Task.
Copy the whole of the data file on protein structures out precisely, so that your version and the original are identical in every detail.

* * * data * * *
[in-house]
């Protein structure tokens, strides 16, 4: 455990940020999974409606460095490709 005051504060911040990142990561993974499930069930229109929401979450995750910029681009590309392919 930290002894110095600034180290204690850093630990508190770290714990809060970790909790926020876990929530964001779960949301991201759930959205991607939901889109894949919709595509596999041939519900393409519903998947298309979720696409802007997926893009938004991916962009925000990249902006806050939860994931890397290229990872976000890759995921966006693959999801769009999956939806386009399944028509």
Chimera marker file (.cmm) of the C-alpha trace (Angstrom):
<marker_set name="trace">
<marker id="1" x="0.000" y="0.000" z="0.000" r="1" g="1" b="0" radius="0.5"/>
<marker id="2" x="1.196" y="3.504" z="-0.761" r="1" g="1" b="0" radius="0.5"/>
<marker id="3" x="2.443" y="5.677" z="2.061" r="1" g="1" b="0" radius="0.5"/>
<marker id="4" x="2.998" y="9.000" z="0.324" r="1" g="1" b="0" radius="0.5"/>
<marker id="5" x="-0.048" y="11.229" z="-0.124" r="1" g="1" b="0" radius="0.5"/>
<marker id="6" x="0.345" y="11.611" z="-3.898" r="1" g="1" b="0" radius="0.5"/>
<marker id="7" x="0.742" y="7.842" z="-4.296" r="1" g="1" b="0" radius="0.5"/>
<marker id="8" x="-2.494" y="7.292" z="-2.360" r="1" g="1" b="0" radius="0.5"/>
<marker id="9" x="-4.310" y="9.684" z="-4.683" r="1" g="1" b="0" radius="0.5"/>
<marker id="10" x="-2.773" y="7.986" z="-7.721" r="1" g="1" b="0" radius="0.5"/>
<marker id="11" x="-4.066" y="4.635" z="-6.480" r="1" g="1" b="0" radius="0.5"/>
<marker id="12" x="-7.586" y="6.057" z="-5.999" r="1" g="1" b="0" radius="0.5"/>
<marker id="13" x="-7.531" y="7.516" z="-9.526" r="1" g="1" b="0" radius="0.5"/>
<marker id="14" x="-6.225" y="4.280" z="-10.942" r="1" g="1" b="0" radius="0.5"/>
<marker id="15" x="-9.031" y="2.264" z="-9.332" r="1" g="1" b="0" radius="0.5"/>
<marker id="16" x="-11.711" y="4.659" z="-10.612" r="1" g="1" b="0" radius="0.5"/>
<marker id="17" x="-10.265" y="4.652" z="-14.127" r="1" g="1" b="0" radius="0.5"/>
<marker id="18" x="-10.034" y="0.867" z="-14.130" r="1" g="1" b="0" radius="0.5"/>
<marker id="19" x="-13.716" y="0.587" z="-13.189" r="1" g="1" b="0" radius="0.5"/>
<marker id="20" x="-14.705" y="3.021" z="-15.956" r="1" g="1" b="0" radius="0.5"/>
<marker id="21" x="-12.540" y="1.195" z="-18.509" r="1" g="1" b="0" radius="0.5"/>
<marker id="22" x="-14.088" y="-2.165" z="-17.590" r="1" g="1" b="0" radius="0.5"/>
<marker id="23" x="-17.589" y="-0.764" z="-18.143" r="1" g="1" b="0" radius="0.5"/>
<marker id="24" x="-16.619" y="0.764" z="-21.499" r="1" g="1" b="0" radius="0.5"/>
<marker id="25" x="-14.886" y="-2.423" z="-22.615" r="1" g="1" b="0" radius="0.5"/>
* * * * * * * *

[in-house]
């Protein structure tokens, strides 16, 4: 455990940020999974409606460095490709 005051504060911040990142990561993974499930069930229109929401979450995750910029681009590309392919 930290002894110095600034180290204690850093630990508190770290714990809060970790909790926020876990929530964001779960949301991201759930959205991607939901889109894949919709595509596999041939519900393409519903998947298309979720696409802007997926893009938004991916962009925000990249902006806050939860994931890397290229990872976000890759995921966006693959999801769009999956939806386009399944028509």
Chimera marker file (.cmm) of the C-alpha trace (Angstrom):
<marker_set name="trace">
<marker id="1" x="0.000" y="0.000" z="0.000" r="1" g="1" b="0" radius="0.5"/>
<marker id="2" x="1.196" y="3.504" z="-0.761" r="1" g="1" b="0" radius="0.5"/>
<marker id="3" x="2.443" y="5.677" z="2.061" r="1" g="1" b="0" radius="0.5"/>
<marker id="4" x="2.998" y="9.000" z="0.324" r="1" g="1" b="0" radius="0.5"/>
<marker id="5" x="-0.048" y="11.229" z="-0.124" r="1" g="1" b="0" radius="0.5"/>
<marker id="6" x="0.345" y="11.611" z="-3.898" r="1" g="1" b="0" radius="0.5"/>
<marker id="7" x="0.742" y="7.842" z="-4.296" r="1" g="1" b="0" radius="0.5"/>
<marker id="8" x="-2.494" y="7.292" z="-2.360" r="1" g="1" b="0" radius="0.5"/>
<marker id="9" x="-4.310" y="9.684" z="-4.683" r="1" g="1" b="0" radius="0.5"/>
<marker id="10" x="-2.773" y="7.986" z="-7.721" r="1" g="1" b="0" radius="0.5"/>
<marker id="11" x="-4.066" y="4.635" z="-6.480" r="1" g="1" b="0" radius="0.5"/>
<marker id="12" x="-7.586" y="6.057" z="-5.999" r="1" g="1" b="0" radius="0.5"/>
<marker id="13" x="-7.531" y="7.516" z="-9.526" r="1" g="1" b="0" radius="0.5"/>
<marker id="14" x="-6.225" y="4.280" z="-10.942" r="1" g="1" b="0" radius="0.5"/>
<marker id="15" x="-9.031" y="2.264" z="-9.332" r="1" g="1" b="0" radius="0.5"/>
<marker id="16" x="-11.711" y="4.659" z="-10.612" r="1" g="1" b="0" radius="0.5"/>
<marker id="17" x="-10.265" y="4.652" z="-14.127" r="1" g="1" b="0" radius="0.5"/>
<marker id="18" x="-10.034" y="0.867" z="-14.130" r="1" g="1" b="0" radius="0.5"/>
<marker id="19" x="-13.716" y="0.587" z="-13.189" r="1" g="1" b="0" radius="0.5"/>
<marker id="20" x="-14.705" y="3.021" z="-15.956" r="1" g="1" b="0" radius="0.5"/>
<marker id="21" x="-12.540" y="1.195" z="-18.509" r="1" g="1" b="0" radius="0.5"/>
<marker id="22" x="-14.088" y="-2.165" z="-17.590" r="1" g="1" b="0" radius="0.5"/>
<marker id="23" x="-17.589" y="-0.764" z="-18.143" r="1" g="1" b="0" radius="0.5"/>
<marker id="24" x="-16.619" y="0.764" z="-21.499" r="1" g="1" b="0" radius="0.5"/>
<marker id="25" x="-14.886" y="-2.423" z="-22.615" r="1" g="1" b="0" radius="0.5"/>